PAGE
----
Dispute imperils California family planning program for the poor
The state could incur millions in costs because of dispute with Bush administration over how it counts illegal immigrants in the successful service.
By Jordan Rau
Los Angeles Times Staff Writer
October 3, 2008
SACRAMENTO — California is locked in a dispute with Washington that state officials say has imperiled a successful family planning program for the poor.
The program saves federal and state taxpayers more than $1.4 billion annually, the officials say, by helping low-income women avoid unwanted pregnancies. The Bush administration wants the state to change the way it counts the illegal immigrants who use the service.
If not resolved in California's favor, the disagreement could create a new hole of at least $262 million in the state budget that just went into effect, the state officials say.
“We are . . . potentially dismantling a program that everybody believes has been highly effective,” said Stan Rosenstein, who runs Medi-Cal, California's healthcare program for the poor.
Californias Family Planning, Access Care and Treatment Program, or Family PACT, provides counseling, education and birth-control services to nearly 1.7 million low-income Californians each year, including prenatal services, annual exams and education about sexually transmitted diseases. It does not provide abortion counseling.
The federal government pays $315 million of the program's $432-million annual cost. Because those federal funds can be spent only on legal residents, California picks up the tab for the services to undocumented immigrants.
Officials say the services cost far less than the state would pay in maternity care for the 170,000 women who avoid unplanned pregnancies through the program. Avoiding those births also saves the state welfare and public schooling costs.
Since it began receiving Medicaid money in 1998, the state has used a statistical method to estimate the number of illegal immigrants in the Family PACT program, currently calculated at 14%. But the Bush administration, which has been objecting to this method since 2004, last month told California it had 30 days to begin vetting every participant to determine if each is in the country legally, or lose all federal funding.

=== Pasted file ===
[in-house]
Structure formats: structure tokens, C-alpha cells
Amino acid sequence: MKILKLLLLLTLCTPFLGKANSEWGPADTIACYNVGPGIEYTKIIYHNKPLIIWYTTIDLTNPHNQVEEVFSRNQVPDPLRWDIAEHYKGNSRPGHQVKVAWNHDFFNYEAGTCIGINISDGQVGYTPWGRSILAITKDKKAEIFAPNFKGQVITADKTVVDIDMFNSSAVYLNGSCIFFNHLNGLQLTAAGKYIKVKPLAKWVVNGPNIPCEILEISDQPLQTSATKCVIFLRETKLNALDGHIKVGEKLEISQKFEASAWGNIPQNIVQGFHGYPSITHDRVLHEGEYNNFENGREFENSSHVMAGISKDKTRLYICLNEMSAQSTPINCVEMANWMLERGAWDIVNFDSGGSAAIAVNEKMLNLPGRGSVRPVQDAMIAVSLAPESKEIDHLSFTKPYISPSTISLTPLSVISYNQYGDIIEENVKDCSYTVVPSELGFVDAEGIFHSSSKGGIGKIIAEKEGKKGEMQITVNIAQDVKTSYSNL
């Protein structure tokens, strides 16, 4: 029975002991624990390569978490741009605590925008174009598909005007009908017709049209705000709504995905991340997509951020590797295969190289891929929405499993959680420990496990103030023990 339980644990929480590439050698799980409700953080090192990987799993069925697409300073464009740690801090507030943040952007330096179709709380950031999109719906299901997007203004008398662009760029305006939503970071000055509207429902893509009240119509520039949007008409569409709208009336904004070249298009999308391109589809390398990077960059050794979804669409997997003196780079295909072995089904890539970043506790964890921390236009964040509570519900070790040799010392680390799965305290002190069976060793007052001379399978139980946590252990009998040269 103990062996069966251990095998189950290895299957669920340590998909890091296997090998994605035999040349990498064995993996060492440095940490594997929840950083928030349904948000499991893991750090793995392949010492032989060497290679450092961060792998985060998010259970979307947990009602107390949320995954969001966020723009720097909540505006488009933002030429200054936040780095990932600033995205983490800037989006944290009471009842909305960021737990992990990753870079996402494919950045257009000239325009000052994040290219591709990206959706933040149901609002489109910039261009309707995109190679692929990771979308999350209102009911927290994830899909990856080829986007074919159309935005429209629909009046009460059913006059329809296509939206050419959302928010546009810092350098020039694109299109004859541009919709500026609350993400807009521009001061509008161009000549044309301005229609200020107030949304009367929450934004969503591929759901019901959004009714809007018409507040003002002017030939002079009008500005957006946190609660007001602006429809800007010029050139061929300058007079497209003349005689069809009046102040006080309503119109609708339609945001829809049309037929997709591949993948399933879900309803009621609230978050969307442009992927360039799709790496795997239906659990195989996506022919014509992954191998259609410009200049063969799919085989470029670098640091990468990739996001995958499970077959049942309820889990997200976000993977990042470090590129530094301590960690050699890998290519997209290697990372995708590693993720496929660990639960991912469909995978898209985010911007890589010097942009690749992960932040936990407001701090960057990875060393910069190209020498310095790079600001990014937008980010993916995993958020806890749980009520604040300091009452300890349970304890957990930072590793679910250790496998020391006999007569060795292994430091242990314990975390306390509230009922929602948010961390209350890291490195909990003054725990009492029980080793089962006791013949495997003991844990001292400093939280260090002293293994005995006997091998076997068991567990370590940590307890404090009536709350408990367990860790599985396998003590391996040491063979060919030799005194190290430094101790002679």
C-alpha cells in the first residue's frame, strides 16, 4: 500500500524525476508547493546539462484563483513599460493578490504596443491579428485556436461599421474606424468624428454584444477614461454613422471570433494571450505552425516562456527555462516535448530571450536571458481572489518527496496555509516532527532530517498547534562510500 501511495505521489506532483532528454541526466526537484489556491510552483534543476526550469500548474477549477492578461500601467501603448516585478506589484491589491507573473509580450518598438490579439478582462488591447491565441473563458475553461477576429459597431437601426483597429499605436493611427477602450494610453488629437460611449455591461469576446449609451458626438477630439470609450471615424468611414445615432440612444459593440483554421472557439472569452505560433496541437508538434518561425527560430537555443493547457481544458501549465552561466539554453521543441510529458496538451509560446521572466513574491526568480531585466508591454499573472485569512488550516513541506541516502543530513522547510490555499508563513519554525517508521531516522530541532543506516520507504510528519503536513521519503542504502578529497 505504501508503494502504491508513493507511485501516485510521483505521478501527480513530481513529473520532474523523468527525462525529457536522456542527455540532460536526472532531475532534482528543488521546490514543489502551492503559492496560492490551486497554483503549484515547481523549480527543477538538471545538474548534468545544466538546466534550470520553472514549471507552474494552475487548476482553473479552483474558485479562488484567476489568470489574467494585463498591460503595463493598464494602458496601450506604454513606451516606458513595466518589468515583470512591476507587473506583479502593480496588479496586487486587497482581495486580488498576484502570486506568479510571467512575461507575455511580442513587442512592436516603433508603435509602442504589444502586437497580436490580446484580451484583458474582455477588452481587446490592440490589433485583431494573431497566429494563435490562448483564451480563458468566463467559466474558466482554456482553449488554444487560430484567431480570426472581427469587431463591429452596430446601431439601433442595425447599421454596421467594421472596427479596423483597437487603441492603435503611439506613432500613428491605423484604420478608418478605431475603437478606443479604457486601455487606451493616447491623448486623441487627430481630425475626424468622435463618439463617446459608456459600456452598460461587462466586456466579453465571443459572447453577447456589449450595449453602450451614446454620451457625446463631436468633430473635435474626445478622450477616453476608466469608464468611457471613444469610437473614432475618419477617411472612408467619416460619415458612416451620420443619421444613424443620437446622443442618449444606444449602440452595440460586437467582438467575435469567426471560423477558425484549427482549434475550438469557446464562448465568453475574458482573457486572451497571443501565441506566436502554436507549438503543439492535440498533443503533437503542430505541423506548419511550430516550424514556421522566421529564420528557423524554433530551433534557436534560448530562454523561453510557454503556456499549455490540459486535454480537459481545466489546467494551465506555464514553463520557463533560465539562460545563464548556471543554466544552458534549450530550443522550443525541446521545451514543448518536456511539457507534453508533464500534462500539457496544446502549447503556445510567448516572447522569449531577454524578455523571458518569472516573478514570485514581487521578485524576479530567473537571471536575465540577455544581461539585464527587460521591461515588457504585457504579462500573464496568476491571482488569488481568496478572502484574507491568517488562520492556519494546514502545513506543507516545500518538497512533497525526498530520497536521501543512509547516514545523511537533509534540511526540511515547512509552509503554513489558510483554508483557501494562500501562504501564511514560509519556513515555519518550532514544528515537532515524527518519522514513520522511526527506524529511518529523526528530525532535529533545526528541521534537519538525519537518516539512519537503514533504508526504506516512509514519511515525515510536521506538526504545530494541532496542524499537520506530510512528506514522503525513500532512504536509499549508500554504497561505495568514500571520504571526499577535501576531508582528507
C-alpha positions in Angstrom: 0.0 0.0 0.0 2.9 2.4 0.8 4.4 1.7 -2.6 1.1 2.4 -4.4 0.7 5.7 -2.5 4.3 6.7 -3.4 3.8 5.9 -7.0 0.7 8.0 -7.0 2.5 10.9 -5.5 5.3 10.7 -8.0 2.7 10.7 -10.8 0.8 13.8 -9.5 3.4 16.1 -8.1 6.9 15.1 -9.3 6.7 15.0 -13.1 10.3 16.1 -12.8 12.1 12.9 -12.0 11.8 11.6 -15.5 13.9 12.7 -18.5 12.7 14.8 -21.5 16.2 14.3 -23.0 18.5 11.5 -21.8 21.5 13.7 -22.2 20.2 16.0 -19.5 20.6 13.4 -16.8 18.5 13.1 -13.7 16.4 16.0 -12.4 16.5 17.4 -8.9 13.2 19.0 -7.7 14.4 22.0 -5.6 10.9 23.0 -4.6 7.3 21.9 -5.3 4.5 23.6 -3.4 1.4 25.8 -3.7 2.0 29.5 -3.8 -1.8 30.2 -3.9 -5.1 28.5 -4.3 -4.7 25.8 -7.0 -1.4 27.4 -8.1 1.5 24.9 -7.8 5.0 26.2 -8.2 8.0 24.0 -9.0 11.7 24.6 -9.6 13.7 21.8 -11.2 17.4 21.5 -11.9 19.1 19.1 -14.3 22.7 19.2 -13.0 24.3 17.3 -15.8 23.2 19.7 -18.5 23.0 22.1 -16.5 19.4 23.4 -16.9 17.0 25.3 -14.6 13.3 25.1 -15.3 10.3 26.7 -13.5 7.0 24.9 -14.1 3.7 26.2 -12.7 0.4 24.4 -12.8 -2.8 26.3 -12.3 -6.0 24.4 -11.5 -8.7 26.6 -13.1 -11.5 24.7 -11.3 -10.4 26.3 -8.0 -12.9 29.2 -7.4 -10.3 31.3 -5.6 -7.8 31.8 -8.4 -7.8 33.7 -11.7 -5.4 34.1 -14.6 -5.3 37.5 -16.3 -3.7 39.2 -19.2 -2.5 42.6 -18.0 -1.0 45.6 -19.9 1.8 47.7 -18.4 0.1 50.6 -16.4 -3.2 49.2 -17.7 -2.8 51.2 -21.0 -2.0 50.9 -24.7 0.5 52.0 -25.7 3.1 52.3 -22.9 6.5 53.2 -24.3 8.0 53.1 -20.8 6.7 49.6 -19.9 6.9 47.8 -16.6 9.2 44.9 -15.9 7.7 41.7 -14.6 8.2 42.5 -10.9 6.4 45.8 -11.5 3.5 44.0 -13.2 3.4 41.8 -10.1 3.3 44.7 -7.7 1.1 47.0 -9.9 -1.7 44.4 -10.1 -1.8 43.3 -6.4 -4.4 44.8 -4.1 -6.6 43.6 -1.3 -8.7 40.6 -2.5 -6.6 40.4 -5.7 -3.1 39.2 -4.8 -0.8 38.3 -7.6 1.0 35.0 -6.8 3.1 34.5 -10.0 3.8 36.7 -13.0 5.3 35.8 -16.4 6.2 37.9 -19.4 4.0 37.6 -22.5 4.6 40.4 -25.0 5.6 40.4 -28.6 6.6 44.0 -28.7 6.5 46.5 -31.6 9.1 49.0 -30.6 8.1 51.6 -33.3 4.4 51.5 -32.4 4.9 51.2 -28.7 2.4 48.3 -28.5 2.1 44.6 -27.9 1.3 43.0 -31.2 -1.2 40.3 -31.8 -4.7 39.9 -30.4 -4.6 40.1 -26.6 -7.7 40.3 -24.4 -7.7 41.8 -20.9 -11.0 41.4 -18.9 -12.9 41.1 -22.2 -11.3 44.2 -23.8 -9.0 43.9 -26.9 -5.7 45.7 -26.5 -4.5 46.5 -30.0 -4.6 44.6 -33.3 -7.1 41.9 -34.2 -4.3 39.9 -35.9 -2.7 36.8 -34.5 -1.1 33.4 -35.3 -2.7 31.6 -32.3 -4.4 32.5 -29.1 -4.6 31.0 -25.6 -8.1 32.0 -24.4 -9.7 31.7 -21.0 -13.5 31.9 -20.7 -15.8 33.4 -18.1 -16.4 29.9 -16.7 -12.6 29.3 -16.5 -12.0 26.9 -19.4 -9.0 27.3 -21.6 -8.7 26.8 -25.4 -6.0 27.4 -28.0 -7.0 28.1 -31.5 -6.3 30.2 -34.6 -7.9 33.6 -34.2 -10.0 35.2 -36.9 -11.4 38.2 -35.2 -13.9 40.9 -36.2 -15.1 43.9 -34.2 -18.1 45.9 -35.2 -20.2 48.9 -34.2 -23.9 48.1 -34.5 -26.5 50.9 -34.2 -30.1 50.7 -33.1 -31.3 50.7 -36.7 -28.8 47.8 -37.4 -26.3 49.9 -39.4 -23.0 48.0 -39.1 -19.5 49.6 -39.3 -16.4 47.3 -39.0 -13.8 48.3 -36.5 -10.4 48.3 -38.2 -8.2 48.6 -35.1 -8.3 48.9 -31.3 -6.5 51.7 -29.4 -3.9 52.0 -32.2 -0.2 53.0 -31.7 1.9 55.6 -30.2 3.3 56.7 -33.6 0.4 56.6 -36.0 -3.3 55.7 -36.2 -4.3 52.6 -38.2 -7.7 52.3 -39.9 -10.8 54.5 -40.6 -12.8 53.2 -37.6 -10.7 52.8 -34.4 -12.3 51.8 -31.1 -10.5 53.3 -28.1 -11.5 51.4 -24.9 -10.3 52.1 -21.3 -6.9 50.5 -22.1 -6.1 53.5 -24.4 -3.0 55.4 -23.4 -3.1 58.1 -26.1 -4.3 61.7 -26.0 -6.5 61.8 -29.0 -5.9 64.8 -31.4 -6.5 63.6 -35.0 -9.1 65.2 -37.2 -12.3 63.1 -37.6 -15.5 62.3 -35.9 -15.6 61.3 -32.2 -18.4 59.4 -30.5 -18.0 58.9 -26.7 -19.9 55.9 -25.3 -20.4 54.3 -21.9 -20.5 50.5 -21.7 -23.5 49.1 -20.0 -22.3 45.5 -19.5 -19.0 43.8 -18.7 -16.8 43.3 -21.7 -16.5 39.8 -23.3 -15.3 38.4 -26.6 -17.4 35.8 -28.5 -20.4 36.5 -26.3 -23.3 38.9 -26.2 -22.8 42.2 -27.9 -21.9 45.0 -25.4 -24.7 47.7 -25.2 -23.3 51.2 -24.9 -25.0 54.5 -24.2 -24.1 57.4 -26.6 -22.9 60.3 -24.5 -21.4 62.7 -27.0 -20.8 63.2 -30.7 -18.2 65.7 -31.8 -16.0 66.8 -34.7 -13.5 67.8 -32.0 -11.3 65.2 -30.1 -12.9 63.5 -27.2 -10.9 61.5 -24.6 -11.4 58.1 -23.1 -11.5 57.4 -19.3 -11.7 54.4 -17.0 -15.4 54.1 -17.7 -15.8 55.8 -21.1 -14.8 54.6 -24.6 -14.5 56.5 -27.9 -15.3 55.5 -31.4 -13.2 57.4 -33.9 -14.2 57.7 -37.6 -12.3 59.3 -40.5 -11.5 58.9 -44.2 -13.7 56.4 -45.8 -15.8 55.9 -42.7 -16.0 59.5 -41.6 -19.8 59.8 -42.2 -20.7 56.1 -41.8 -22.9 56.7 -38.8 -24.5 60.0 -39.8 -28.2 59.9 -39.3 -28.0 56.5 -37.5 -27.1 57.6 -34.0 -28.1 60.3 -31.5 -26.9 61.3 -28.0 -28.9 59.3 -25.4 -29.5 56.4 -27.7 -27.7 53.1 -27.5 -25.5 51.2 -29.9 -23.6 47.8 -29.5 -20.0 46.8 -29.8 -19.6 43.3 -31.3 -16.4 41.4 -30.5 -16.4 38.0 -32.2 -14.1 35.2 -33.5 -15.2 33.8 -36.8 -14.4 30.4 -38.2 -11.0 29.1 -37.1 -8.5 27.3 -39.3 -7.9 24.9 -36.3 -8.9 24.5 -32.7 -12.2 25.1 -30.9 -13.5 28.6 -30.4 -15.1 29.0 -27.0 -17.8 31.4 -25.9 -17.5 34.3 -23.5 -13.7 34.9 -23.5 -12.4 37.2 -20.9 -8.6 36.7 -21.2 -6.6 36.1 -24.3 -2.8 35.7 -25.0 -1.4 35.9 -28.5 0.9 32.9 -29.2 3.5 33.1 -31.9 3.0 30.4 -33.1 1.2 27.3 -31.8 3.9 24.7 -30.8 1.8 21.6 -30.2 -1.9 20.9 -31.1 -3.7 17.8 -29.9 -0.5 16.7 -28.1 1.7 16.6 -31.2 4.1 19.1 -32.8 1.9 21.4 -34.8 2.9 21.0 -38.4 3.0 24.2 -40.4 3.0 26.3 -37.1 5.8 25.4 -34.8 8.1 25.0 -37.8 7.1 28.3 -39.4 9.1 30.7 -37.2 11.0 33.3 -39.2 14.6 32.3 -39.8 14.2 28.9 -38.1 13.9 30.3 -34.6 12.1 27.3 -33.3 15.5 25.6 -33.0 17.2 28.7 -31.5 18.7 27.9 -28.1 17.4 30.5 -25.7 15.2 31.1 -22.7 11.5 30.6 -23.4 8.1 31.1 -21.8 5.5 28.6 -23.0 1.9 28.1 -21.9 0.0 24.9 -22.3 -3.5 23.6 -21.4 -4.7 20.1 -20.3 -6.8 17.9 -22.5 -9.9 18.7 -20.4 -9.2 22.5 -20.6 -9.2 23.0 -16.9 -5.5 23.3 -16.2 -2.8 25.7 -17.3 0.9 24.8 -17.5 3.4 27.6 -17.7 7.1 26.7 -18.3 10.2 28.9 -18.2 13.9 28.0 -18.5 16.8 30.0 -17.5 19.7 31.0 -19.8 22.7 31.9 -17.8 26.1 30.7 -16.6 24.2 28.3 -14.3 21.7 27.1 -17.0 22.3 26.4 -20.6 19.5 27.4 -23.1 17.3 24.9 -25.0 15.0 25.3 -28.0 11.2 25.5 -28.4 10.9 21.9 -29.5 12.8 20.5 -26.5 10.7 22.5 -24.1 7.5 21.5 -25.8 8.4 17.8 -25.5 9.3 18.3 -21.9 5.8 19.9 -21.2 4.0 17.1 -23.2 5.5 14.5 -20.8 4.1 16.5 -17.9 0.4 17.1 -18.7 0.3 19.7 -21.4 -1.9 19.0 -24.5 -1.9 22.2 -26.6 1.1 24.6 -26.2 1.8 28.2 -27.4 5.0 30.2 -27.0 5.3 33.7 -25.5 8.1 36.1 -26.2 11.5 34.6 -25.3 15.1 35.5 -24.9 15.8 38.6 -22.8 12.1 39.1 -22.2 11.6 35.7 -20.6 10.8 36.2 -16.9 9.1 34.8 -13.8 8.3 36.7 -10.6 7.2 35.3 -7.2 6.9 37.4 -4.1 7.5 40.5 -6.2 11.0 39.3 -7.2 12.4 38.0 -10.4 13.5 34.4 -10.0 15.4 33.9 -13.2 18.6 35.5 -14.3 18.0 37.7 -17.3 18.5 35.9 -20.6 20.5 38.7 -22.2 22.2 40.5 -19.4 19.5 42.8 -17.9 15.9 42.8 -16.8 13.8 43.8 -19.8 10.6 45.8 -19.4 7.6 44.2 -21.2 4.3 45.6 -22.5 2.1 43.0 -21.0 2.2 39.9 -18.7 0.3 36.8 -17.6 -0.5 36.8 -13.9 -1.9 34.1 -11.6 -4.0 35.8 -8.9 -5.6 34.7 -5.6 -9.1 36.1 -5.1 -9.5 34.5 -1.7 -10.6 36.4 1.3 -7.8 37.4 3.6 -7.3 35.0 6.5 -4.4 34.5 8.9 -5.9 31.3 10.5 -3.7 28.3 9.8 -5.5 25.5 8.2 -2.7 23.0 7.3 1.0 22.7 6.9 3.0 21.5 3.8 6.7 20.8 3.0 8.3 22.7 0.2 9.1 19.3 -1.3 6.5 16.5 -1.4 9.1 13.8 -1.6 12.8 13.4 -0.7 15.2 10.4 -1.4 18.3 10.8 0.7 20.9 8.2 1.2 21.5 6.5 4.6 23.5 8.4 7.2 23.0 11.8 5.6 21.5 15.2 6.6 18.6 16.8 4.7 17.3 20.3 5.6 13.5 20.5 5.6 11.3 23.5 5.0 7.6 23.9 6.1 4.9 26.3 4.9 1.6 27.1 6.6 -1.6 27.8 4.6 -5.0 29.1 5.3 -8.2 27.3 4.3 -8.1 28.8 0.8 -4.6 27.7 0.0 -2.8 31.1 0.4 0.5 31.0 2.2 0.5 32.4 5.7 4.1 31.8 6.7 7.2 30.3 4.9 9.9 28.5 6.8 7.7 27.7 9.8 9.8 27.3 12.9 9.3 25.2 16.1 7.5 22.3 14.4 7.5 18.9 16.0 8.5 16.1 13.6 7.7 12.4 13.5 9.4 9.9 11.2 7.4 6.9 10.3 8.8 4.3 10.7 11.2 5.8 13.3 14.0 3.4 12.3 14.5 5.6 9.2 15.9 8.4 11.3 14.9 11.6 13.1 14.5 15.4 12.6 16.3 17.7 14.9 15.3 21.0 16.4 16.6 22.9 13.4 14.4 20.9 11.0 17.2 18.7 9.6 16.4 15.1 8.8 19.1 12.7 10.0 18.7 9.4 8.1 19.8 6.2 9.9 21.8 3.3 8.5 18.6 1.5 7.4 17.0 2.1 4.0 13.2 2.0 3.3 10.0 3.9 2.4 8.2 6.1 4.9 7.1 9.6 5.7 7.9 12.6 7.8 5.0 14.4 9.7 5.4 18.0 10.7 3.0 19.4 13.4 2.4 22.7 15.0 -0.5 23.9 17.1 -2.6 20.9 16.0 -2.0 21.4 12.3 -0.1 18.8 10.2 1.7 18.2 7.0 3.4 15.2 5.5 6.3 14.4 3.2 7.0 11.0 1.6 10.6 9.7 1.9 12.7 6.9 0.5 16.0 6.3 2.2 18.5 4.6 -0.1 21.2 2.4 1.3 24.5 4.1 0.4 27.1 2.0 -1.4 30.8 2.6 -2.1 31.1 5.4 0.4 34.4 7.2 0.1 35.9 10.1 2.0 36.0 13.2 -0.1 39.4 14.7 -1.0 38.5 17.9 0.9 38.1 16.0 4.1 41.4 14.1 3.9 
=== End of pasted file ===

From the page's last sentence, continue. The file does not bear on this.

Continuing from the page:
It is not clear why the ultimatum was issued now, just months before President Bush leaves office.
Gov. Arnold Schwarzenegger and congressional Democrats have strenuously objected to the demand. They say it would require the state to hire 2,800 more workers — essentially doubling the staff of the Department of Health Care Services.
Vetting each program applicant would increase the state's costs by 40%, state officials said.
“It makes no fiscal sense whatsoever,” said Kathy Kneer, president of Planned Parenthood Affiliates of California. “It undermines the whole cost-effectiveness of the program.”
California officials fear that if they have to determine the immigration status of each participant in Family PACT, it will scare away many who are not in the country legally. The state offered to increase its estimate of illegal immigrants to 17.8% of total participants, but that was rejected, Rosenstein said.
Federal officials declined to discuss the issue with The Times.
In a Sept. 3 letter, Washington gave the Schwarzenegger administration a month to agree to the new terms or give up the federal money. It extended that deadline by two weeks after Schwarzenegger complained in a letter to U.S. Health and Human Services Secretary Mike Leavitt: “Frankly, I am disappointed by this abrupt action and the lack of personal consultation.”
Still, starting today, California will begin forfeiting 5% of the federal money until it agrees to the new rules.
Schwarzenegger and legislative leaders have been lobbying House Speaker Nancy Pelosi (D-San Francisco) to either intervene with the Bush administration or overrule it.
“We strongly urge your support in reversing the recent directive,” said a letter to Pelosi signed by Schwarzenegger, state Senate President Pro Tem Don Perata (D-Oakland) and Assembly Speaker Karen Bass (D-Los Angeles).
Pelosi and other members of the California congressional delegation have written to Leavitt asking for reconsideration.
But California officials fear the issue will not be resolved before Congress, consumed lately by the national financial crisis, adjourns for the year. They hope to at least postpone the new rules until next year, when Congress is back in session and there is a new administration in Washington to reconsider them.
“The clock is running,” Rosenstein said.